stibnite cluster Baiut, Maramures Co, Romania

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Description

this stibnite cluster of shiny, metallic lustered crystals is from Baiut, Maramures Co, Romania
Named after the latin stibium, which is the old name of the element antimony (Sb). Stibnite was and continues to be the primary ore of antimony.

Mineral Group  sulphide
Composition  Sb2S3
Origin  Baiut, Maramures Co, Romania
dimension (cm)  5x4x2.5
weight (g)  64
Stibnite also known as Antimonite was known to the Roman natural scientist, Pliny, who mentioned it in his writings as a cosmetic preparation of that time: the silver grey antimonite was finely ground to be used for colouring the eyelids. Antimonite occurs in various veins together with other ores, or in veins which are often gold-bearing. It forms elongated crystals which may be of hairlike shape. It is sometimes found in masses. It is well known for its strikingly beautiful crystals which were found in the Japanese island of Shikoku and were used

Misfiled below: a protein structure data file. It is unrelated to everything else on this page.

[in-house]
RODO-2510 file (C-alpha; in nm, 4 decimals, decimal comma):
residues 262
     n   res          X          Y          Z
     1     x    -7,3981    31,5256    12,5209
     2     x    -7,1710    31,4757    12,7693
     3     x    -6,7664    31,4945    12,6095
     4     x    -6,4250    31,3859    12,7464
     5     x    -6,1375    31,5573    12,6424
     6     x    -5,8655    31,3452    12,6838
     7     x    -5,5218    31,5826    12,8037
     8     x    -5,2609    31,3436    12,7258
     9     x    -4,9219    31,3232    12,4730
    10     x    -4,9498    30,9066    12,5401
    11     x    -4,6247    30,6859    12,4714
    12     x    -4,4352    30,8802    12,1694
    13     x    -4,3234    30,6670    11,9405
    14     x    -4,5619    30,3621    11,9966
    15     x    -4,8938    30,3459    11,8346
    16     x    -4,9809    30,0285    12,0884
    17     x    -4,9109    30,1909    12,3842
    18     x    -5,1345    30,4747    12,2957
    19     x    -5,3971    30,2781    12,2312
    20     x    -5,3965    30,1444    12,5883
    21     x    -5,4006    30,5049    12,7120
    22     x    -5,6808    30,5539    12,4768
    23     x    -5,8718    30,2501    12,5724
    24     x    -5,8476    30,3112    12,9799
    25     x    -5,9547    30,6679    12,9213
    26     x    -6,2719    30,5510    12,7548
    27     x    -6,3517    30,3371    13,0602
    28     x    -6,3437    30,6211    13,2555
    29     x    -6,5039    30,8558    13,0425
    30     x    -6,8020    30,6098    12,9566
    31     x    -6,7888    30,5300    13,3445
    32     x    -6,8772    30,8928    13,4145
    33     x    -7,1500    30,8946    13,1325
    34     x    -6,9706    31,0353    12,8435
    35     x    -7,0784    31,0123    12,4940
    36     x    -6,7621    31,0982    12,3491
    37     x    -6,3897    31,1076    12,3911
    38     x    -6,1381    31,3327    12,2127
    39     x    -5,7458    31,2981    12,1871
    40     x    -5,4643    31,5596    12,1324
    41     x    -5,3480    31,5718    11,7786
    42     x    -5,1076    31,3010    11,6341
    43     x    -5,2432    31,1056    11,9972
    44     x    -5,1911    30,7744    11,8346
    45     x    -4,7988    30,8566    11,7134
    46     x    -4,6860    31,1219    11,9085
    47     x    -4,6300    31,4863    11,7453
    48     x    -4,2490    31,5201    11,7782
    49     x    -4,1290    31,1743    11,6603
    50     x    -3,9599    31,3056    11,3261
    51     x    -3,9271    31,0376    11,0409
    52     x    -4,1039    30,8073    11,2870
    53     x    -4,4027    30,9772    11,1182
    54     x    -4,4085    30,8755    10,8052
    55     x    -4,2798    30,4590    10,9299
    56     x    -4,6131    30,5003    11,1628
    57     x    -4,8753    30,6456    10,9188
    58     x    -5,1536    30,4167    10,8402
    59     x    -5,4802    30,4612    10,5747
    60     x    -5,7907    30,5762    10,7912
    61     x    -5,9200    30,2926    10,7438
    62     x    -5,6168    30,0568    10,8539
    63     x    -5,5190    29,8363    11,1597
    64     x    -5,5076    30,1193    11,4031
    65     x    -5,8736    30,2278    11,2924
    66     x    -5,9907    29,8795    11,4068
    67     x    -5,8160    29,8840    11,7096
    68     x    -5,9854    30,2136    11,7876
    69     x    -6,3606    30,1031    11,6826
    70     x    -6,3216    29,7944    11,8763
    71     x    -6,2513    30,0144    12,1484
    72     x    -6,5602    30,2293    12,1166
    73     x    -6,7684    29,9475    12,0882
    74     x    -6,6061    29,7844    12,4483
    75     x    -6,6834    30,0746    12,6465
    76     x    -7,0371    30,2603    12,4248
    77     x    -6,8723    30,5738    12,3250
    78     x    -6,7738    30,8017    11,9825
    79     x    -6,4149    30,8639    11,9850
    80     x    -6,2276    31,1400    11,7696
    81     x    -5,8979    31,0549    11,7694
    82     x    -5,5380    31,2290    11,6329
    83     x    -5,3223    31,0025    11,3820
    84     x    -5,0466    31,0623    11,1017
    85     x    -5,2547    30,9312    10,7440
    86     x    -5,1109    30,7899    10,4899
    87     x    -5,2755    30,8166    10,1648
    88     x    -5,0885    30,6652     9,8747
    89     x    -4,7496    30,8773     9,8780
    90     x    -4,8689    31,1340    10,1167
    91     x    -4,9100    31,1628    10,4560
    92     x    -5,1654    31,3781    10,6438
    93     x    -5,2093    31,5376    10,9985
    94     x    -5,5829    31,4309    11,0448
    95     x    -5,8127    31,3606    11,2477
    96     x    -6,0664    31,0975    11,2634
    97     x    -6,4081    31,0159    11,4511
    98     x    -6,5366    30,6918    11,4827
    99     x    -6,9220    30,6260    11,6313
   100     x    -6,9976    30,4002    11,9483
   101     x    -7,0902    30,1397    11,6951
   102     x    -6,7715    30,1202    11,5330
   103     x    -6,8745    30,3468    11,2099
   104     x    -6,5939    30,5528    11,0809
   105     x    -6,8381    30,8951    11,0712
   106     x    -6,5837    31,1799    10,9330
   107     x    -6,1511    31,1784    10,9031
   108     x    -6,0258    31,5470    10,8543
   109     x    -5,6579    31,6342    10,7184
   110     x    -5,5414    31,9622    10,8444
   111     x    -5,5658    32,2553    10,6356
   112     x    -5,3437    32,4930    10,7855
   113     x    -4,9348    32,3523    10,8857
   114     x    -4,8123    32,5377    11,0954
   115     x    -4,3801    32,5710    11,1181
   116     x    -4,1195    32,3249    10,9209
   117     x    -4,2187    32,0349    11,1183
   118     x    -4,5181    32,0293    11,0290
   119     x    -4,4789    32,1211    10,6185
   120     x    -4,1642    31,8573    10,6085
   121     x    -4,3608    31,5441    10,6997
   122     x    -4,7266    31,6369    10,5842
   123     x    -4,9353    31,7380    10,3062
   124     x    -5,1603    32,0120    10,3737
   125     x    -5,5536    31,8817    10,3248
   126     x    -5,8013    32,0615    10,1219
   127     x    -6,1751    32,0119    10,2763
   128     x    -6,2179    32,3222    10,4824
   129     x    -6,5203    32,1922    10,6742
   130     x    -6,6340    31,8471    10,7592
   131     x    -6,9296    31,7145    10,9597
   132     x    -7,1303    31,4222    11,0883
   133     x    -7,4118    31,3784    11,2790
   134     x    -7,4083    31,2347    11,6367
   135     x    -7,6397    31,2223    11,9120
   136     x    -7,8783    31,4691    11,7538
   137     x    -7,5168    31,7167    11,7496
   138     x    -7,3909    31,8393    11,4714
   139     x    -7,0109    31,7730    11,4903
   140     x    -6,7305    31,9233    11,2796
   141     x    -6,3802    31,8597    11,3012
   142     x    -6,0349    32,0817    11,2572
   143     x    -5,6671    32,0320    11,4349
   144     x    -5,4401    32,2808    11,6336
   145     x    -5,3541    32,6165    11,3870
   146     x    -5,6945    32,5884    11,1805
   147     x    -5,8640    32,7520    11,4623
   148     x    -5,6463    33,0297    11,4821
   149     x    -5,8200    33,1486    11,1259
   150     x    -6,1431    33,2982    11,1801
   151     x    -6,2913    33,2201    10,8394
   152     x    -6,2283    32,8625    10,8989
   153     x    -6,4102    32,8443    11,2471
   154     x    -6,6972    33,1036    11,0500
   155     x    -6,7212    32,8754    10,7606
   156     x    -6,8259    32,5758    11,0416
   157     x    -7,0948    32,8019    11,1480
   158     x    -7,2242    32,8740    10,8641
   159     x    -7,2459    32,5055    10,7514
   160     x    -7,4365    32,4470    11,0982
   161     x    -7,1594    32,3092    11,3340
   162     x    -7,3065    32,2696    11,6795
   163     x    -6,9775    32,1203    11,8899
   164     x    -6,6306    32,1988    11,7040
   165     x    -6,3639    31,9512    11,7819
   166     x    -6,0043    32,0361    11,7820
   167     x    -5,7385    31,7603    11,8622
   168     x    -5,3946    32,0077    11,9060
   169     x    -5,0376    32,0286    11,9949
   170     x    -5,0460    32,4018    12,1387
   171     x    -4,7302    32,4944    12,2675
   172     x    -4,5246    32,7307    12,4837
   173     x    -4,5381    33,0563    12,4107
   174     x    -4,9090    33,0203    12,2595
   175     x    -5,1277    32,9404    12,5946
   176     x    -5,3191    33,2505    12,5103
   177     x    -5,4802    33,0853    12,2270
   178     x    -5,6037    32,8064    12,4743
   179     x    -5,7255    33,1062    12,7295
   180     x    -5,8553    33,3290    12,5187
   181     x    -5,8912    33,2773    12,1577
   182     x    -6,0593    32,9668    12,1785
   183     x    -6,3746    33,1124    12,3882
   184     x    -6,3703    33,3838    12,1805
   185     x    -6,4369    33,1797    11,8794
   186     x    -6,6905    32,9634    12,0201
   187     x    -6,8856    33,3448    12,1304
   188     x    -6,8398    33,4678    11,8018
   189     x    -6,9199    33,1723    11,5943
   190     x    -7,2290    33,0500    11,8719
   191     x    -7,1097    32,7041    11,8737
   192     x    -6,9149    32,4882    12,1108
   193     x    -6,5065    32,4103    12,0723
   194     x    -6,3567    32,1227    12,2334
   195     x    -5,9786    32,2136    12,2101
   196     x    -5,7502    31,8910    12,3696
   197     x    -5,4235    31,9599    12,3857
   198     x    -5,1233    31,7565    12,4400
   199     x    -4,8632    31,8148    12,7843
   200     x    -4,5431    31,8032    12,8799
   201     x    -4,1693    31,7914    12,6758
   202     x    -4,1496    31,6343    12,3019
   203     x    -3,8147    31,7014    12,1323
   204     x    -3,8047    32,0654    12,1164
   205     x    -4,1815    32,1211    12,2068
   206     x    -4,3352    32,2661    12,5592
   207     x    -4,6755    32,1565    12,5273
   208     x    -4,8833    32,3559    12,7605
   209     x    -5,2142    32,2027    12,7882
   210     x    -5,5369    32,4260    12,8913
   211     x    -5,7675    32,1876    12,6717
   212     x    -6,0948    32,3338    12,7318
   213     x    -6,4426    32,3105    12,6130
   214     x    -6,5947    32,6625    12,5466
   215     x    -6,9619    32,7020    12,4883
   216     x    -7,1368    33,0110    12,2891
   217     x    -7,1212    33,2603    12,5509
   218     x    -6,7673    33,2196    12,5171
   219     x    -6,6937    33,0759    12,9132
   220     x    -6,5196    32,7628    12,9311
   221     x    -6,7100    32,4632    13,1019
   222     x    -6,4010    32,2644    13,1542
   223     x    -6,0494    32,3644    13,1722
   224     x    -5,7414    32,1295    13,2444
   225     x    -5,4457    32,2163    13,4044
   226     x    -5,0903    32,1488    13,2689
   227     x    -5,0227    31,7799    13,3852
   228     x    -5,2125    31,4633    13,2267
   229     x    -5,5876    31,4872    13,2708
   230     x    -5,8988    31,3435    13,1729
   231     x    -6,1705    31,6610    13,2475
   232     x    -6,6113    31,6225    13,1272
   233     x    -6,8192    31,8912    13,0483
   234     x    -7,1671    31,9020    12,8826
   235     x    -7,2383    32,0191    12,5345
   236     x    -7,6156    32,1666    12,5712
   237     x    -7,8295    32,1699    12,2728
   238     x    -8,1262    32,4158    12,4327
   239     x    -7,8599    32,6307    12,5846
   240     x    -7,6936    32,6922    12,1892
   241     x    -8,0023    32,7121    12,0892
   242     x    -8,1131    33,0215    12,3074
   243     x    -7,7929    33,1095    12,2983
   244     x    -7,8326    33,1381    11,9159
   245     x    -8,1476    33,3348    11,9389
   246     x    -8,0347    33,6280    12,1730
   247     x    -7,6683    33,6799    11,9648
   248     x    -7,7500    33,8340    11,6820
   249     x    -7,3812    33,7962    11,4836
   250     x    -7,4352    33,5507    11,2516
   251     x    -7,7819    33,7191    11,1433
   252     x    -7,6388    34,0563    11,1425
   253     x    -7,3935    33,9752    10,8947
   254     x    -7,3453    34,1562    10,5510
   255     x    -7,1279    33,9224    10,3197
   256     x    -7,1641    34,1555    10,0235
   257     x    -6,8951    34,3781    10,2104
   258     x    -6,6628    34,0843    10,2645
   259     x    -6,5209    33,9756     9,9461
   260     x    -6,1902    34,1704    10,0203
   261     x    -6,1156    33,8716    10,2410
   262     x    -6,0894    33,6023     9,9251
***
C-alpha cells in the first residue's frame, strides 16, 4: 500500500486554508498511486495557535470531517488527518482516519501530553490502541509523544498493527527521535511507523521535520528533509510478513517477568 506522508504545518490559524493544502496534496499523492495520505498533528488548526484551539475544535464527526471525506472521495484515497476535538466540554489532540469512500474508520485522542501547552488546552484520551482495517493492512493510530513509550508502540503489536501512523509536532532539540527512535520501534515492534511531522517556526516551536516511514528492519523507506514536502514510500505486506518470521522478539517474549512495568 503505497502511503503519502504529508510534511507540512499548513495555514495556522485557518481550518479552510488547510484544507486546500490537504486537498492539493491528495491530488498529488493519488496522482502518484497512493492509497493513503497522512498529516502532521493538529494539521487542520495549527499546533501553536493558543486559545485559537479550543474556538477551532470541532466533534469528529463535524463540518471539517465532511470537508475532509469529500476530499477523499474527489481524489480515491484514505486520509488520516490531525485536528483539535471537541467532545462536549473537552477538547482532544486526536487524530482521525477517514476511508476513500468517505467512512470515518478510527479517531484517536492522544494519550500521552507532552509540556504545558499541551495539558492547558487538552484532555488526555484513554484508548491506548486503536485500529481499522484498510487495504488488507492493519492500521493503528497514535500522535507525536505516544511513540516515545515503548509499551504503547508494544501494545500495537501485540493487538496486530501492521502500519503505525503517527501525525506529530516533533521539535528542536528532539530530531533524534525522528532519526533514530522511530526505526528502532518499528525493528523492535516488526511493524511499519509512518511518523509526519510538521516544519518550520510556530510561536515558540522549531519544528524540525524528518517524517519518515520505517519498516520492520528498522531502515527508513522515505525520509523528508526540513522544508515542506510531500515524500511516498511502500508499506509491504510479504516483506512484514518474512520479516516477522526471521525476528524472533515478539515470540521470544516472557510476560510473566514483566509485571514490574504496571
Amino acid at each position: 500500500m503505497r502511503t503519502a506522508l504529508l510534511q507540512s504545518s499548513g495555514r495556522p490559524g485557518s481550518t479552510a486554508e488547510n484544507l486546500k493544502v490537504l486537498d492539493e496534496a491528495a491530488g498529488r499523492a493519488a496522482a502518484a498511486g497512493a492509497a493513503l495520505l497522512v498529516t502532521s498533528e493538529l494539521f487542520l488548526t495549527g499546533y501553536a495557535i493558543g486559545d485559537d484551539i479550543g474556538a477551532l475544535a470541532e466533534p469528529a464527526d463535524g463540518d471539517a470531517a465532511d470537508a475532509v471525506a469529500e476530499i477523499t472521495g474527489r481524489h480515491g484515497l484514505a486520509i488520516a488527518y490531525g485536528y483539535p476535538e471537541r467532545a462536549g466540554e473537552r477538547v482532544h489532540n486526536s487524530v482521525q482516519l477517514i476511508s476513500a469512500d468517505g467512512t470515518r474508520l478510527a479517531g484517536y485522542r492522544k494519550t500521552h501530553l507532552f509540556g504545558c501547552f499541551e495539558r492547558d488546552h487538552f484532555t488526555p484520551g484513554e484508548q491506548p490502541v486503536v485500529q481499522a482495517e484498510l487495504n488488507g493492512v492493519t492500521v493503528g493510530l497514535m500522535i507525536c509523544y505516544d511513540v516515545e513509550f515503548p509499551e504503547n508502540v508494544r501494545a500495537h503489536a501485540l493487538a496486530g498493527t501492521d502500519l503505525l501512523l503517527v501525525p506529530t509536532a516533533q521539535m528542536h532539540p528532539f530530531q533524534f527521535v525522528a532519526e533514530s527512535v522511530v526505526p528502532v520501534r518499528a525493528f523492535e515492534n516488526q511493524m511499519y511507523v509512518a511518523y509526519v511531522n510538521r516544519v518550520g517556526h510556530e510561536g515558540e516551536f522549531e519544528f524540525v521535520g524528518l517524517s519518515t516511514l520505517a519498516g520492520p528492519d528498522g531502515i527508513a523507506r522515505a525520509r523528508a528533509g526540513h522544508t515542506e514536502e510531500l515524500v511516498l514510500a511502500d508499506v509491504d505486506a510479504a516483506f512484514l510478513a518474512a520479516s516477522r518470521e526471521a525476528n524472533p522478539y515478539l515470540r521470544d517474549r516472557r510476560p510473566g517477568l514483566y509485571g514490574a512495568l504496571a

as ornaments. The mining in Japan has long since ceased and the crystals, which sometimes measured as much as 1 m, are today a precious rarity. They were most popular with the local inhabitants. who used them as flower supports or to make the little fences of Japanese miniature gardens. These unusual crystal creations of the mineral kingdom often also formed an essential part of the interior decor of many dwellings. The strange beauty of the Japanese antimonite vein cavities was exceptional. The walls of these natural caves were garnished with rich druses and tufts of the most magnificent columnar crystals, as dazzling as polished steel.
Today they can be seen only in museum collections.
The largest deposits of antimonite are in Mexico and in the Jiangxi province in China. The richest European deposits are at Bohutin and at Milesov near Pribram (Czech Republic), in the Little Carpathians (Slovakia), in Sardinia and Tuscany (Italy) and near Fojnica, Krupanj and Kostajnik (Serbia). Beautiful druses of antimony are found in Romania (Baia Sprie and Chiusbaia). Antimonite is the chief ore of antimony, of which it contains up to 71 per cent. Nearly three-quarters of the production is used for the manufacture of various alloys, particularly type metal (alloy of antimony and lead).

Additional information

Weight 64 g
Dimensions 5 x 4 x 2.5 cm